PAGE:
Avoid jogging, reduce car use, says pollution board as Delhi air gets toxic
As air quality worsens, suggestions by the Central Pollution Control Board include ban on civil construction in NCR.Updated: Oct 27, 2018 10:09 IST
Hindustan Times, New Delhi
With the air quality in Delhi and its environs expected to deteriorate between November 1 and November 10, the Central Pollution Control Board (CPCB) has recommended that people avoid strenuous exercises, try to minimize their exposure to the toxic air, and cut down the use of private cars. The Environment Pollution (Prevention and Control) Authority will now take a call based on CPCB’s recommendations and pass an order, likely on Saturday.
CPCB expects pollution in the area to be at its worst because of toxic fumes from stubble burning in parts of Punjab and Haryana that are expected to gush into Delhi.
Delhi has been already reeling under ‘very poor’ air quality over the past three days and conditions are likely to deteriorate further over the weekend, CPCB’s forecasting system and SAFAR, which comes under the union ministry of earth sciences, has already said.
“Between November 1 and 10 meteorological conditions may not be favourable for Delhi as a result of which air quality could deteriorate. Based on our past two years of experiences, the CPCB’s task force met on Friday and has recommended some preventive and proactive measures to EPCA,” said P Gargava, member secretary of the CPCB.
CPCB is the country’s apex pollution monitoring body.
◼ Avoid strenuous exercise, especially early in the morning. Walk slower
◼ Avoid traffic intersections during rush hour or roads with heavy traffic
◼ Close windows that face roads
◼ Cut down on smoking, lighting incense sticks
◼ Avoid using private cars for commuting
The recommendations include a ban on all civil construction and excavation activities in the entire National Capital Region between November 1 and 10; a closure of coal and biomass based industries (excluding thermal power plants and waste to energy plants) between November 4 and November 10; and an intensification of efforts by the traffic police and transport department to check visibly polluting vehicles and reduce traffic jams in Delhi.
“We are also requesting and recommending that the public minimize their exposure and cut down the use of private vehicles, particularly diesel vehicles, during the first ten days of November,” said Gargava. “We have not yet received the recommendations. EPCA will take the call once the task force’s recommendations reach the EPCA chairman’s office,” said Sunita Narain, member of EPCA.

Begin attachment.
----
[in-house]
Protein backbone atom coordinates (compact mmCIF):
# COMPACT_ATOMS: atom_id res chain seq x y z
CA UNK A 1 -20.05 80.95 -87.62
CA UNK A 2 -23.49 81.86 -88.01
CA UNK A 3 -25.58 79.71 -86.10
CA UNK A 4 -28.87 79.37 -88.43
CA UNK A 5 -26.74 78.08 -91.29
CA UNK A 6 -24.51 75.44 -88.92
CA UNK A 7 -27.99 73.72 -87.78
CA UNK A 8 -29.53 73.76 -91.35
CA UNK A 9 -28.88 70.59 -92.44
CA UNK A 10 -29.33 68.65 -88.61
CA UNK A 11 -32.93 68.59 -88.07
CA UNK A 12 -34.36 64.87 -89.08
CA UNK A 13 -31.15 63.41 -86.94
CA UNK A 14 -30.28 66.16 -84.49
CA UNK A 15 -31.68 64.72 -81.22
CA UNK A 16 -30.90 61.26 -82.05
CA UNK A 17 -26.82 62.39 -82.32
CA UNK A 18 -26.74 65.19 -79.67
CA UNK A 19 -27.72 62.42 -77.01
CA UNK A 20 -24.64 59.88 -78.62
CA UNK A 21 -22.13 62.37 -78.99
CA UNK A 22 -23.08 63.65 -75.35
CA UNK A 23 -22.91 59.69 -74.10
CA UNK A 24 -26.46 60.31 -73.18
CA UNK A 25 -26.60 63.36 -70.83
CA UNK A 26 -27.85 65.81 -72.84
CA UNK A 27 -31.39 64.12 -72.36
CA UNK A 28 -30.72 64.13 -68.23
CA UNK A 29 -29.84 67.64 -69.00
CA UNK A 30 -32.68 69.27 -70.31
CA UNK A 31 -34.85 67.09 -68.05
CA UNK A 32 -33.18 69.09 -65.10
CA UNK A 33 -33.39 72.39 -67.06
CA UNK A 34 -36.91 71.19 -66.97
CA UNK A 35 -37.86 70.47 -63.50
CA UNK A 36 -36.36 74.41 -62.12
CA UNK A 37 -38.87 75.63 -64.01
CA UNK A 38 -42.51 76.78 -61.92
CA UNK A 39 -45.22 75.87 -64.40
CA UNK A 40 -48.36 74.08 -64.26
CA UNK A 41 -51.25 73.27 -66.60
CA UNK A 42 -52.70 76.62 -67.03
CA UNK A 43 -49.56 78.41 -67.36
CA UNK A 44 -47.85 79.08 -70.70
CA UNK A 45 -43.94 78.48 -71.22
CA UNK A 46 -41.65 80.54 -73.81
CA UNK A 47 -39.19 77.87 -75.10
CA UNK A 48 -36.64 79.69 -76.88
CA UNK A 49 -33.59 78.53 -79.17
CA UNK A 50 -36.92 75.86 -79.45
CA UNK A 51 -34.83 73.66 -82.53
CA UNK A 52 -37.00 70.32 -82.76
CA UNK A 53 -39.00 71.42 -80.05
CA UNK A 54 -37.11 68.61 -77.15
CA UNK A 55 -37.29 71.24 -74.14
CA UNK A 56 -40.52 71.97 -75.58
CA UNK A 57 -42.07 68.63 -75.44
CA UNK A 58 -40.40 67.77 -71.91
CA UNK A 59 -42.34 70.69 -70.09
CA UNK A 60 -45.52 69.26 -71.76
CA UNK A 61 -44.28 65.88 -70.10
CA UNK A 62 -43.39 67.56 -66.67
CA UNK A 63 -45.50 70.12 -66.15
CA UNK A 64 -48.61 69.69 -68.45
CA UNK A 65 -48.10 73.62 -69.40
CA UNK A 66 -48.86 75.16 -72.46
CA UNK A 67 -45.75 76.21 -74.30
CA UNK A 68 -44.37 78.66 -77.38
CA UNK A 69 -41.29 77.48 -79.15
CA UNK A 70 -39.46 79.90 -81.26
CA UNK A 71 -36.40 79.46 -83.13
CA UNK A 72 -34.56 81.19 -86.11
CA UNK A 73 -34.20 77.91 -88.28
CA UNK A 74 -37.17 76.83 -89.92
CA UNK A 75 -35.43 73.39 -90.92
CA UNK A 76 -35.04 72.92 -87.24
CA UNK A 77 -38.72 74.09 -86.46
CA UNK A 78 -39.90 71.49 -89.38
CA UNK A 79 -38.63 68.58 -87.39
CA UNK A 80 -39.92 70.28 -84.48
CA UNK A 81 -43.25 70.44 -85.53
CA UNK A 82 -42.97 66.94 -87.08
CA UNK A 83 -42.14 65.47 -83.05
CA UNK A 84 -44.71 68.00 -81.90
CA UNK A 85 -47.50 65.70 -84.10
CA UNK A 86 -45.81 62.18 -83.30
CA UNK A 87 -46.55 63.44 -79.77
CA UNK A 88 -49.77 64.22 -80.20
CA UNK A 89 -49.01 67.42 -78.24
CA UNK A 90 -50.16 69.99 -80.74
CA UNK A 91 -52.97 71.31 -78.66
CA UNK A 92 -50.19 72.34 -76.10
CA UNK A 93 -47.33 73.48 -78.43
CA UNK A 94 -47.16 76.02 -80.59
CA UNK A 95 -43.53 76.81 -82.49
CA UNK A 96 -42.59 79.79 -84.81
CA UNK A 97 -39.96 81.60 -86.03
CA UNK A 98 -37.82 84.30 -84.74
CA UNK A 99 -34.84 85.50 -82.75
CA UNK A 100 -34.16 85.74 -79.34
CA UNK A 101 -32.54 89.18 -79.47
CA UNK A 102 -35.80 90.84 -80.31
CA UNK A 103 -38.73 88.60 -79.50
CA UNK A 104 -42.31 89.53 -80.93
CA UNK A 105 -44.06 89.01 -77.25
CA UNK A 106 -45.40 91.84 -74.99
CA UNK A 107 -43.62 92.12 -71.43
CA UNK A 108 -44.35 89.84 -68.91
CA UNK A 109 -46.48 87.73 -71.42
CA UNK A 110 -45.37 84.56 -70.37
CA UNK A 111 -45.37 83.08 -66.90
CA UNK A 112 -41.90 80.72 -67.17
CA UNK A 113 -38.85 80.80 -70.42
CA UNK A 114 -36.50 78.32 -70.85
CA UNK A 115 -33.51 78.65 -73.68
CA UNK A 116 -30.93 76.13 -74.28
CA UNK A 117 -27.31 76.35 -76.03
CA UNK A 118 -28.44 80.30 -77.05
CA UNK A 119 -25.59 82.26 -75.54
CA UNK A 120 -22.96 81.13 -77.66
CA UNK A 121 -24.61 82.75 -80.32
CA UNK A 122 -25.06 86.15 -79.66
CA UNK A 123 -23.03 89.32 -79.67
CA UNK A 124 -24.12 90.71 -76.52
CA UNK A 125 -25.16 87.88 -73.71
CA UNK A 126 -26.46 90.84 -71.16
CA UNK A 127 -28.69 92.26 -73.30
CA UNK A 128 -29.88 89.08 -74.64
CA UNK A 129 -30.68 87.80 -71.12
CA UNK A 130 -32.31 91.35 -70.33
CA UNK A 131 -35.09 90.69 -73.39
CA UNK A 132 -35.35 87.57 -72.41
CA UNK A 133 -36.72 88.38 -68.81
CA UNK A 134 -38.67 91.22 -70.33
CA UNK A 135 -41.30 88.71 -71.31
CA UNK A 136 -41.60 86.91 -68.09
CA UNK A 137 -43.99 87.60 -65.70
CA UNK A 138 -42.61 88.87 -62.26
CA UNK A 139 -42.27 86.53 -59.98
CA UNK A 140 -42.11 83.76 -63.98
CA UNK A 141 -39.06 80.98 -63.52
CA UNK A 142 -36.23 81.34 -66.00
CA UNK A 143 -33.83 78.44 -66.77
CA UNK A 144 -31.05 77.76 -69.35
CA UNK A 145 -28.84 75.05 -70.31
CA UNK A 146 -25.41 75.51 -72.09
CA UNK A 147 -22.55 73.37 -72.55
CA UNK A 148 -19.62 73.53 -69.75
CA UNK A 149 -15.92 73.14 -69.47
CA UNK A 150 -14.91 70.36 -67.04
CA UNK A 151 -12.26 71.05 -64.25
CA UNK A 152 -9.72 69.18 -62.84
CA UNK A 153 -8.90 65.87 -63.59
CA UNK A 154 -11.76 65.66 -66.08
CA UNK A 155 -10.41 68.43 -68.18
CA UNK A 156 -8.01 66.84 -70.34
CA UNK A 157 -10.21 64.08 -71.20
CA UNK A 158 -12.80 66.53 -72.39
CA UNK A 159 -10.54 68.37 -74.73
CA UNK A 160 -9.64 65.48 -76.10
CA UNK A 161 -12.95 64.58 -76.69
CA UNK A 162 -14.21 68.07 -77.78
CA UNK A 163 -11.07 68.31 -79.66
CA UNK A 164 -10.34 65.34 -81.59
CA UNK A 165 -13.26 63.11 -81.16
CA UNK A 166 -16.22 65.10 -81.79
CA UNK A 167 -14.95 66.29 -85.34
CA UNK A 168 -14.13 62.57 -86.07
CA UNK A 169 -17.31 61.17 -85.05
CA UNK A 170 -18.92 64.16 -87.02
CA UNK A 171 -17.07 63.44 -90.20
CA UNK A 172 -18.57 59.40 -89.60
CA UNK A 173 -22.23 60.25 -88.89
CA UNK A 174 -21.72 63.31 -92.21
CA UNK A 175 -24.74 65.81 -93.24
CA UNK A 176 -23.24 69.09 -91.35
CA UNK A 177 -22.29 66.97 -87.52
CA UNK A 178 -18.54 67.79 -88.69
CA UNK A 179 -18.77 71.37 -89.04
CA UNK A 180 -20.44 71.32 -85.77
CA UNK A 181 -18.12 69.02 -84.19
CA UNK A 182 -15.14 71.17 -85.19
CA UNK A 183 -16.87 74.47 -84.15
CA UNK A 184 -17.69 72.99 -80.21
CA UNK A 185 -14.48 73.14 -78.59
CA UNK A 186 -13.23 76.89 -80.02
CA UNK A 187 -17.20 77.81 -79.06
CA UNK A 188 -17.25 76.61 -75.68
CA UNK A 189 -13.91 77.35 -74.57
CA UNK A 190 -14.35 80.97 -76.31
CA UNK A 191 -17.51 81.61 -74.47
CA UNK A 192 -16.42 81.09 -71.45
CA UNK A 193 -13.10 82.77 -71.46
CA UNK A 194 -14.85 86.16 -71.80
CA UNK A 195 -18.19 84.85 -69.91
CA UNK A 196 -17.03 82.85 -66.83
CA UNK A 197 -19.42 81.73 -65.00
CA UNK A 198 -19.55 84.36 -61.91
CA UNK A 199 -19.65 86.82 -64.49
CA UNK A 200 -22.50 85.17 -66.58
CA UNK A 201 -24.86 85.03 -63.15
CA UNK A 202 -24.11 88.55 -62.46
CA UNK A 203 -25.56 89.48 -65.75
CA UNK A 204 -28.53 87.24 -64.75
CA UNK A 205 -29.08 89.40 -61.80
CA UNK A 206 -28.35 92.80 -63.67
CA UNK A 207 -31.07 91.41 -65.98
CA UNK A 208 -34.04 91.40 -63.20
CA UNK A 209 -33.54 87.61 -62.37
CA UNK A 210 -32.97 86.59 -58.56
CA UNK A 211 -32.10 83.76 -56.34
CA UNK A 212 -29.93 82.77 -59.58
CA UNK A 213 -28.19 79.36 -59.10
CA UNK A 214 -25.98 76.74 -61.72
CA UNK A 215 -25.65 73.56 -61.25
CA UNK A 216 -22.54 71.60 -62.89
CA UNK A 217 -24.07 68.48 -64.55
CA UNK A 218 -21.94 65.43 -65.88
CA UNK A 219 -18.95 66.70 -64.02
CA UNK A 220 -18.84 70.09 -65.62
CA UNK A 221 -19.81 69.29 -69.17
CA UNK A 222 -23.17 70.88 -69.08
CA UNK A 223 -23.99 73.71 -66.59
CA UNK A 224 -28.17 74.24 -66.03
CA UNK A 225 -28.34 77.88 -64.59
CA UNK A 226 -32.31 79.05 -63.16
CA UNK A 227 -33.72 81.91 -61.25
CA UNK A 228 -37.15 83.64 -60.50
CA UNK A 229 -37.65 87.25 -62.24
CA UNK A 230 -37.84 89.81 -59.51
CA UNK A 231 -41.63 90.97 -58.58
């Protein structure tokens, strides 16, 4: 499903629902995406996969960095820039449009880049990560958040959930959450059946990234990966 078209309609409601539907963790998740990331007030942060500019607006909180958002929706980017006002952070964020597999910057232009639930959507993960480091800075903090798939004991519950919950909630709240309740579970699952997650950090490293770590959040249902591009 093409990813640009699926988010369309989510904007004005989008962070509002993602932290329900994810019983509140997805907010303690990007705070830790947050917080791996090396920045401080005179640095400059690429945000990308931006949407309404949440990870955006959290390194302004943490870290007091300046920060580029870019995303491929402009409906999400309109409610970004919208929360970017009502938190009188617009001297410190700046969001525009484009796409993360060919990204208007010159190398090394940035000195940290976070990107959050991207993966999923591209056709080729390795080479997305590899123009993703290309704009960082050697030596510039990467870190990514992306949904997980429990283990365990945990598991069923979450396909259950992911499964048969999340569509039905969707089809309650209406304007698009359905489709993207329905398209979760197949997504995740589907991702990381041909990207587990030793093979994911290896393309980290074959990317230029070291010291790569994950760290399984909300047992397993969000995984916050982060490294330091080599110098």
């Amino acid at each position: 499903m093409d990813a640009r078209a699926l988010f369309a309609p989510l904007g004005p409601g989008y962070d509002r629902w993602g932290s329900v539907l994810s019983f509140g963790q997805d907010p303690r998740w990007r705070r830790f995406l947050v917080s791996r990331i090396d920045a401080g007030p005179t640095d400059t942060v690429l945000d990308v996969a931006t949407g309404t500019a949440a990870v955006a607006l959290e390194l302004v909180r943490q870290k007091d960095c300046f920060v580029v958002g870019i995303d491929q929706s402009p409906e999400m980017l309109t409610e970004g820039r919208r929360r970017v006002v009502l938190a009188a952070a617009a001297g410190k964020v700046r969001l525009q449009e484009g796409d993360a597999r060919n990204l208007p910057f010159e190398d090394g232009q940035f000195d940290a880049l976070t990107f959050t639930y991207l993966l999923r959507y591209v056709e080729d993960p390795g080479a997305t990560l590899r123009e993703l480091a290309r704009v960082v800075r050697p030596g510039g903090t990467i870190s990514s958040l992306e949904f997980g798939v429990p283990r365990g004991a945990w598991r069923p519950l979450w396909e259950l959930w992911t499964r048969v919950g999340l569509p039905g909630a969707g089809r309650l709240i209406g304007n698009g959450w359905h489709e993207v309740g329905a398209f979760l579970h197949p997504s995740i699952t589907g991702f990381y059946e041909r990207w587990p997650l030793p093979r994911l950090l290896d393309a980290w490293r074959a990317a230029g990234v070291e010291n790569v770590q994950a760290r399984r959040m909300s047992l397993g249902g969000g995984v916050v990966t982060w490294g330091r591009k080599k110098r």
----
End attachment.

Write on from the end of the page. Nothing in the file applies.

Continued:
Dr TK Joshi, who is the health expert of the CPCB task force, said: “Any form of strenuous exercise including jogging at more than 5 km per hour should be avoided during this period. People should also try to avoid other forms of pollution such as burning incense sticks and mosquito coils indoors.”
The city’s Air Quality Index (AQI) value was already at 328 on Wednesday. On Thursday it shot up to 331 and on Friday it deteriorated further to 361. On a scale of 0 – 500, an AQI value between 301 and 400 indicates very poor air quality. A value beyond 401 indicates severe pollution.
“The primary pollutants in Delhi’s air – PM10 and PM2.5 – have also shot up alarmingly. At 7 pm on Friday, PM10 level shot up to 384ug/m3 which is 3.8 times above the safe limits of 100ug/m3. The ultrafine particles PM2.5 shot up to 198ug/m3, which was 3.3 times above the permissible limit of 60ug/m3. This is likely to shoot up further over the next two days as pollutants are not being dispersed because the present spell of unfavaourable weather conditions are unlikely to change,” said a CPCB official.
EPCA warned on Thursday that from November 1, the wind is expected to change its direction and blow from the west and northwest directions bringing in fumes and pollutants from stubble burning regions of Punjab and Haryana. “At present it is blowing from south east and east direction. But still at least 20% – 30% of the pollutants are coming from those two states. It will rise once the wind direction changes,” said a CPCB official.
In November 2016, the national capital saw high levels of pollution around Diwali and the worst smog in 17 years. In 2017, it was again engulfed in a thick haze as the air quality remained ‘severe’ for almost a week. The Air Quality Index (AQI) value had touched 486 on November 9, 2017. Chief minister Arvind Kejriwal compared Delhi with a ‘gas chamber’ and schools shut down.
First Published: Oct 27, 2018 06:55 IST